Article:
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So, after some bright and spring-like weekends in January, February’s first weekend heralded a return to more wintery fare. On Saturday it snowed. I dropped A off for an overnight stay with friends who live in a cottage on a hillside with a grandstand view of the Lyth Valley. Well, normally it does – on this occasion, with snow falling thickly – we couldn’t see further than a couple of field-lengths away.

By the time I arrived home, the snow had turned to rain and a rapid thaw was underway. This didn’t happen further north however, and that evening, we later found out, A was sledging by moonlight.

Sunday morning brought a dense blanket of fog. The fields were still white over, but what looked from a distance like snow, turned-out, on closer acquaintance, to be wet slush.

The boys wanted to sledge however, and grey, wet and dispiriting though it was, the slush was at least slippy – so sledging it was.

At the Cove a couple of fishermen sat in deckchairs looking out into horizon-less grey.

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We met numerous friends on the Lots – sledging seemed to be the order of the day. The forecast had suggested that things would brighten up, but although the sun kept appearing as a white disc through the murk and threatening to break through, the promised improvements never materialised.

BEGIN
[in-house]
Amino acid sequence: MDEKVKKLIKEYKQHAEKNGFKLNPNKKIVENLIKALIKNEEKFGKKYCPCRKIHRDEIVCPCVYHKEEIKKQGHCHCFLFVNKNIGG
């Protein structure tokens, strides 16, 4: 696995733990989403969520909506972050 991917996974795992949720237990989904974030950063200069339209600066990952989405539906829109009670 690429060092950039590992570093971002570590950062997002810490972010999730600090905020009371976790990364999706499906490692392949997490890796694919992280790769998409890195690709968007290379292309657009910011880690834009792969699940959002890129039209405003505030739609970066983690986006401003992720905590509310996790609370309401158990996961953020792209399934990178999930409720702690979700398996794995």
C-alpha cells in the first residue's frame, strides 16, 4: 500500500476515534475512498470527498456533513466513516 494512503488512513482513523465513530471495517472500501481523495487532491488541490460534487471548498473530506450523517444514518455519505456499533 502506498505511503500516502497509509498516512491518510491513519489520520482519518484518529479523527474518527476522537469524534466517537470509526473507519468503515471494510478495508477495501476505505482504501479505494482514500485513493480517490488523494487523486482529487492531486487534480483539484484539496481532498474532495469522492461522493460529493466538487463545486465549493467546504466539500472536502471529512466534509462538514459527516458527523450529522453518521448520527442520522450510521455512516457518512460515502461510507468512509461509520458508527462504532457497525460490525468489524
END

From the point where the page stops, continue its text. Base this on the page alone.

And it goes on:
Sledging on the Lots

The boys were shown (by our friend E) a run which had a small jump in the middle. Here’s a ropey film of B sledging down it:

Eventually, after a snowball fight and lots more sledging, the boys were ready for some warm, dry clothes and some lunch.

I decided I could wait a little longer for those pleasures and went for a bit of a longer stroll through Eaves Wood and down to Haweswater. The photos I took were of exactly those things I like to photograph at this time of year, in these conditions…..

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Bare trees through fog.

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Refracted trees through water-droplets.

Snowdrop from below

The secret hearts of snowdrops…..

Snowdrops near Haweswater

…otherwise known as snow-piercers.

Later in the week (Wednesday?) I arrived home form work just as the moon was rising. Full moons generally rise at around the time of sunset. This was a little after sunset, and rising in the eastern sky, I presume that the moon was bathed in light which had passed through the earth’s atmosphere? Certainly the moon was noticeably red. I fiddled with the settings on my camera, but still ended up with a collection of blurred and useless shots. This one does at least give an idea of the colour:

Blood moon

Today, despite sub-zero temperatures, it rained. Not surprisingly, the rain froze as it landed. It was lethal – I passed the immediate aftermath of a multiple vehicle pile-up on the motorway on my way to work. The A590 in Cumbria was apparently very badly effected.

What next?

Only Weather